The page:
Oh, not another one said some old lady about an election. I’m sure she’d say the same if she knew there was another Boys ‘Odds And Sods’, but wait, this one comes on red vinyl and has two new tracks and a wonderful booklet.
Found under Matt Dangerfield’s bed!, Matts’s bed must be huge if he keeps finding tapes under it of never before heard material and if it’s half as good as this then keep em coming I say. This album features an eight-page booklet with rare photos, a full lyric sheet, updated sleevenotes from Matt Dangerfield and two previously unreleased Boys demos. ‘You Better Move On’ The Boy’s first demo recording of their 1980 single, and ‘Love Song’ – Recorded by The Boys in November 1978. Written by Casino Steel & Matt Dangerfield in an attempt to make the Eurovision Song Contest.
Also to wrap up this must-have record there is also an additional 1978 Capital Radio Ad (not used on the original release) for “Alternative Chartbusters”. Recorded by Matt Dangerfield, Honest John Plain & Jack Black. Apart from the count-ins and demo nature of the recording you do wonder how some of these never made it onto a record sooner or how the hell they were left on the cutting room floor so to speak. the Synth stabs on ‘Mummy’ are proper new wave just as the new wave was becoming a thing. Interestingly it’s a John Plain composition whilst the lyrics make sense the synth stabs I’d have had them as a casino idea or even a Matt song but there you go.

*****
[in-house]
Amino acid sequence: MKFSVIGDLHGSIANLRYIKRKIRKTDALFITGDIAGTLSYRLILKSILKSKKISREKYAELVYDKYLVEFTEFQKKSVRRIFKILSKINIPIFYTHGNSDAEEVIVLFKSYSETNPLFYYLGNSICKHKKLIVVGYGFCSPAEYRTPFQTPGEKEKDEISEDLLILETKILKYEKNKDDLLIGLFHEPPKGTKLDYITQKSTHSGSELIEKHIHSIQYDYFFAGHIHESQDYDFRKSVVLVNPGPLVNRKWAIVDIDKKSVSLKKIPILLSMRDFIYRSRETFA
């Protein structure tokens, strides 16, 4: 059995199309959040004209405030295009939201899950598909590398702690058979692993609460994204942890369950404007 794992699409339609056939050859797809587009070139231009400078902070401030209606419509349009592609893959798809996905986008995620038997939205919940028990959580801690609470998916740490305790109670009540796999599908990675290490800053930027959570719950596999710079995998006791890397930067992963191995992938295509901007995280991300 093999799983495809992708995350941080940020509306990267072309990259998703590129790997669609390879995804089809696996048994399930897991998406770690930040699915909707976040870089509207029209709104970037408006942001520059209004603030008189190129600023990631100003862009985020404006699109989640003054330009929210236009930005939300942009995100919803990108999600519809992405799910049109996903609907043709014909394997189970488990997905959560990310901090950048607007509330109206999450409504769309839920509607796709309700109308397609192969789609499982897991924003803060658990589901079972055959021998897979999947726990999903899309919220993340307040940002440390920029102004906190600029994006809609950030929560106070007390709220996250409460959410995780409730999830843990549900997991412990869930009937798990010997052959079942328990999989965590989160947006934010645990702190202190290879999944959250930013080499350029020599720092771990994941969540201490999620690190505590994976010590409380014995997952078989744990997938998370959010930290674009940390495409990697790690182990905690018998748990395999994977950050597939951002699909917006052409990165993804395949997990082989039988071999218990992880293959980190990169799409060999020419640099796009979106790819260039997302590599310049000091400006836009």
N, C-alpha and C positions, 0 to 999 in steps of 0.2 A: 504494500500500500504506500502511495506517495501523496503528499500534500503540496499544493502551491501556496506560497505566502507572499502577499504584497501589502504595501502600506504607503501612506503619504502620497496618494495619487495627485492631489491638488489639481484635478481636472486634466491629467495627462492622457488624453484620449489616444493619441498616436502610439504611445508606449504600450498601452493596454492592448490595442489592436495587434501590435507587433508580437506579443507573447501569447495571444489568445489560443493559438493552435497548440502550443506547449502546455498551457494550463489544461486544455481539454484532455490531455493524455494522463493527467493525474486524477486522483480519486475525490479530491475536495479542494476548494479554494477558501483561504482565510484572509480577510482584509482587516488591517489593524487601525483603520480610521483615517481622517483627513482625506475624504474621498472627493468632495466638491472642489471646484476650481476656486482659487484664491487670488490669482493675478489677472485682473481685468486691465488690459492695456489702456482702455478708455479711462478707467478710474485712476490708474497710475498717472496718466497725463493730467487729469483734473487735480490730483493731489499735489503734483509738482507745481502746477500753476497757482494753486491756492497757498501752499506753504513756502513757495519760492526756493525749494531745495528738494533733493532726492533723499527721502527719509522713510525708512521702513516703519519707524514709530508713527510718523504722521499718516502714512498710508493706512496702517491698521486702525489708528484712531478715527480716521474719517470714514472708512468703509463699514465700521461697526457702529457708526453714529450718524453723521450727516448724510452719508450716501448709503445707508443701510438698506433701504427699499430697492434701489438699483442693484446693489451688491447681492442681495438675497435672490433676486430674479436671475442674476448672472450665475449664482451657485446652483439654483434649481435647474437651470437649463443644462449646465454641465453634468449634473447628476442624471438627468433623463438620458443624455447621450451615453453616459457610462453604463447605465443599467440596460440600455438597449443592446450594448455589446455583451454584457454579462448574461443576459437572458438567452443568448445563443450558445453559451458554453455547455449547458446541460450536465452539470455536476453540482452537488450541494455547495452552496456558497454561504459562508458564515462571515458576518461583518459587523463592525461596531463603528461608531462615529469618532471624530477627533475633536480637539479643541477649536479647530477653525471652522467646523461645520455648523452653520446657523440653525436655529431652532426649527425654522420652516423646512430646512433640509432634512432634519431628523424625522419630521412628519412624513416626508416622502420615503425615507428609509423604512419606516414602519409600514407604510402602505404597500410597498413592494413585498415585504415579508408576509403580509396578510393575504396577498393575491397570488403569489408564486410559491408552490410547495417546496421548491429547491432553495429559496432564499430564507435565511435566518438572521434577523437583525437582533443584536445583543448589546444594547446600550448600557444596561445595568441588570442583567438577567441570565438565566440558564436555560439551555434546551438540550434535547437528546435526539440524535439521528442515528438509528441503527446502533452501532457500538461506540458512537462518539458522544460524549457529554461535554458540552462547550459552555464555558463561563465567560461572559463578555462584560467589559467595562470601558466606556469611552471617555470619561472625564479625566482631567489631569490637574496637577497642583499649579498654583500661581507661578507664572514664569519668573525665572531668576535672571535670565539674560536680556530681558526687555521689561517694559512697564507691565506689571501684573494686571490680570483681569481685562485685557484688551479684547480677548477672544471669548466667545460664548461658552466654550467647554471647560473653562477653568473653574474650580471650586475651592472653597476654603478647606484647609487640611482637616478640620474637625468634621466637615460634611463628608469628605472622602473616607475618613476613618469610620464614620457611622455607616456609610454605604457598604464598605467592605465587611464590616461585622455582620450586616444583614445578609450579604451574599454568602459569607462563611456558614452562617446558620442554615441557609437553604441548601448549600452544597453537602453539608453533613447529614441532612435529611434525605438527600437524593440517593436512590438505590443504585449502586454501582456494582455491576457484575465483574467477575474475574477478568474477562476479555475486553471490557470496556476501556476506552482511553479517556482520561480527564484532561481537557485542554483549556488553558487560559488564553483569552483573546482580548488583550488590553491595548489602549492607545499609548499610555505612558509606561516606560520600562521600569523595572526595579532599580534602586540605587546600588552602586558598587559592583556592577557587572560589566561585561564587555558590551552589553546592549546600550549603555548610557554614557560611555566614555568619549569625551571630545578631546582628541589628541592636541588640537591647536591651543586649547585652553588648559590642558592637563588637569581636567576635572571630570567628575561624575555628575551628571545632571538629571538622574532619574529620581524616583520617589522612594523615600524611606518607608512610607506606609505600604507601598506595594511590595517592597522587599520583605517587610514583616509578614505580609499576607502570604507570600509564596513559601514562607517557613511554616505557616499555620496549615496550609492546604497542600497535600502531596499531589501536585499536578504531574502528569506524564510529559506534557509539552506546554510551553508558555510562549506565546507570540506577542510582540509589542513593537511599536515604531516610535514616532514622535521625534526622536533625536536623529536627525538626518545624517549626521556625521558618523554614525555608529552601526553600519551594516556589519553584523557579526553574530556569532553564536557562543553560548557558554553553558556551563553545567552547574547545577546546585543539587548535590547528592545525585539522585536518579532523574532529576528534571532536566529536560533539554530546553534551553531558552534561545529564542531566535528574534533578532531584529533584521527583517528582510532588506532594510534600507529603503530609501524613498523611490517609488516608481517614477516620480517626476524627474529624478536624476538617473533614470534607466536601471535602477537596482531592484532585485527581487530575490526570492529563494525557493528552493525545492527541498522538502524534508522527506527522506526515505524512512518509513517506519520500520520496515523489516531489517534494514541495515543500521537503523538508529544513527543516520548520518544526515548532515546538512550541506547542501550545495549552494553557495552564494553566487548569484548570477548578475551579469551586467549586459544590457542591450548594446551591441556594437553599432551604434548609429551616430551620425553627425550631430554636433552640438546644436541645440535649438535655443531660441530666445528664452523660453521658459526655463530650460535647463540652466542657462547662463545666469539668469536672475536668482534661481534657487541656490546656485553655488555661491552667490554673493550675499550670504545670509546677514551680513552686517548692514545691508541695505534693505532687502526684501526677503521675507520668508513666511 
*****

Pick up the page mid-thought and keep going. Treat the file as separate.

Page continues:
I do love ‘We’re All Crazy’ from the buzz saw riff to the gang vocals on the chorus it’s pure Boys and if you know you know from the once round the kit that was unmistakably Jack I love it. ‘Pick Me Up’ is pure Python from the intro to the Kinks-like tempo and cheeky swagger. ‘Jimmy Brown’ is a belter always was and always will be this version is sleazy and cool and hands down beats Michael Monroe’s version but he knows a belter when he hears it which is why he covered this.
When you look at who wrote what on here Matt was making hay and in a rich vein of form, there’s a Beatles quality to ‘Flash’ and ‘Dressed To Kill’ is a great number from Duncan’s bass line through the Rock n Roll riff on the verse it’s certainly one of the best kinda songs that Andy McCoy must have etched into his DNA when he was looking for inspiration for Hanoi Rocks.
If you didn’t pick it up when ‘Odds & Sods’ first became available then this is a must-have. The songs are quality (obviously) and it’s a great addition to any Boys collection and with the extra tracks and booklet I can’t believe you’re still reading those cheeky radio fills are a blast from the past and a copy should be in a time capsule for how bloody good some bands were. Hit that link and fill yer boots before they’re all gone.
Author: Dom Daley